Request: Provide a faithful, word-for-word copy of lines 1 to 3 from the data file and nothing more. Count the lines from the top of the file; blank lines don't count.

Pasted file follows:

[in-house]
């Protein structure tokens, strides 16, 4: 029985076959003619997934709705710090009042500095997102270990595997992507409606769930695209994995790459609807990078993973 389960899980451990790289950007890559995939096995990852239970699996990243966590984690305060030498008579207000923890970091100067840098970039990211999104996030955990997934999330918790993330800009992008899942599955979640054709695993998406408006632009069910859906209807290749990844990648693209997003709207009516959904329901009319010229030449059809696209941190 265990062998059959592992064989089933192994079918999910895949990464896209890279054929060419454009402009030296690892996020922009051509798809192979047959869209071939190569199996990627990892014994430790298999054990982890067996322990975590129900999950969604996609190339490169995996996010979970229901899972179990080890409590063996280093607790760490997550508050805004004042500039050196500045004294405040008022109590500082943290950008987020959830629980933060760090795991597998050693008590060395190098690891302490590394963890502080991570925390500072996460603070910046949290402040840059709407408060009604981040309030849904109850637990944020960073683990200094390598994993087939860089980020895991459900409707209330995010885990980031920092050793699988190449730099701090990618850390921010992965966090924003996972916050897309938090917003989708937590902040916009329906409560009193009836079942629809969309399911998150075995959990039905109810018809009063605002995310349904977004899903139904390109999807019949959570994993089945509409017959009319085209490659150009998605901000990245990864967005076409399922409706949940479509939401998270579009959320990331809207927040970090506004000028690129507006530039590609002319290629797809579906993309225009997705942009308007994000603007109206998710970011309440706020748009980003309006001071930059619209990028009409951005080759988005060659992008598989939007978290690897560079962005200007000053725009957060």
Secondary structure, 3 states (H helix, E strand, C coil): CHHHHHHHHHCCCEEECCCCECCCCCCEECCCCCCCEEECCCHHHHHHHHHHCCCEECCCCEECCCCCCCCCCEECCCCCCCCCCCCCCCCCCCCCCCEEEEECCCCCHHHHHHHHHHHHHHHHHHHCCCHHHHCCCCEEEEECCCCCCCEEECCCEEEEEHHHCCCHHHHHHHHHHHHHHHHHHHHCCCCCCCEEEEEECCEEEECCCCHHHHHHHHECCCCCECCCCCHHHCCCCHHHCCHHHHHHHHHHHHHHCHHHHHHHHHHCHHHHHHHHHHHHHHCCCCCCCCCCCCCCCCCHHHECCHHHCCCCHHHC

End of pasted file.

[in-house]
């Protein structure tokens, strides 16, 4: 029985076959003619997934709705710090009042500095997102270990595997992507409606769930695209994995790459609807990078993973 389960899980451990790289950007890559995939096995990852239970699996990243966590984690305060030498008579207000923890970091100067840098970039990211999104996030955990997934999330918790993330800009992008899942599955979640054709695993998406408006632009069910859906209807290749990844990648693209997003709207009516959904329901009319010229030449059809696209941190 265990062998059959592992064989089933192994079918999910895949990464896209890279054929060419454009402009030296690892996020922009051509798809192979047959869209071939190569199996990627990892014994430790298999054990982890067996322990975590129900999950969604996609190339490169995996996010979970229901899972179990080890409590063996280093607790760490997550508050805004004042500039050196500045004294405040008022109590500082943290950008987020959830629980933060760090795991597998050693008590060395190098690891302490590394963890502080991570925390500072996460603070910046949290402040840059709407408060009604981040309030849904109850637990944020960073683990200094390598994993087939860089980020895991459900409707209330995010885990980031920092050793699988190449730099701090990618850390921010992965966090924003996972916050897309938090917003989708937590902040916009329906409560009193009836079942629809969309399911998150075995959990039905109810018809009063605002995310349904977004899903139904390109999807019949959570994993089945509409017959009319085209490659150009998605901000990245990864967005076409399922409706949940479509939401998270579009959320990331809207927040970090506004000028690129507006530039590609002319290629797809579906993309225009997705942009308007994000603007109206998710970011309440706020748009980003309006001071930059619209990028009409951005080759988005060659992008598989939007978290690897560079962005200007000053725009957060």
Secondary structure, 3 states (H helix, E strand, C coil): CHHHHHHHHHCCCEEECCCCECCCCCCEECCCCCCCEEECCCHHHHHHHHHHCCCEECCCCEECCCCCCCCCCEECCCCCCCCCCCCCCCCCCCCCCCEEEEECCCCCHHHHHHHHHHHHHHHHHHHCCCHHHHCCCCEEEEECCCCCCCEEECCCEEEEEHHHCCCHHHHHHHHHHHHHHHHHHHHCCCCCCCEEEEEECCEEEECCCCHHHHHHHHECCCCCECCCCCHHHCCCCHHHCCHHHHHHHHHHHHHHCHHHHHHHHHHCHHHHHHHHHHHHHHCCCCCCCCCCCCCCCCCHHHECCHHHCCCCHHHC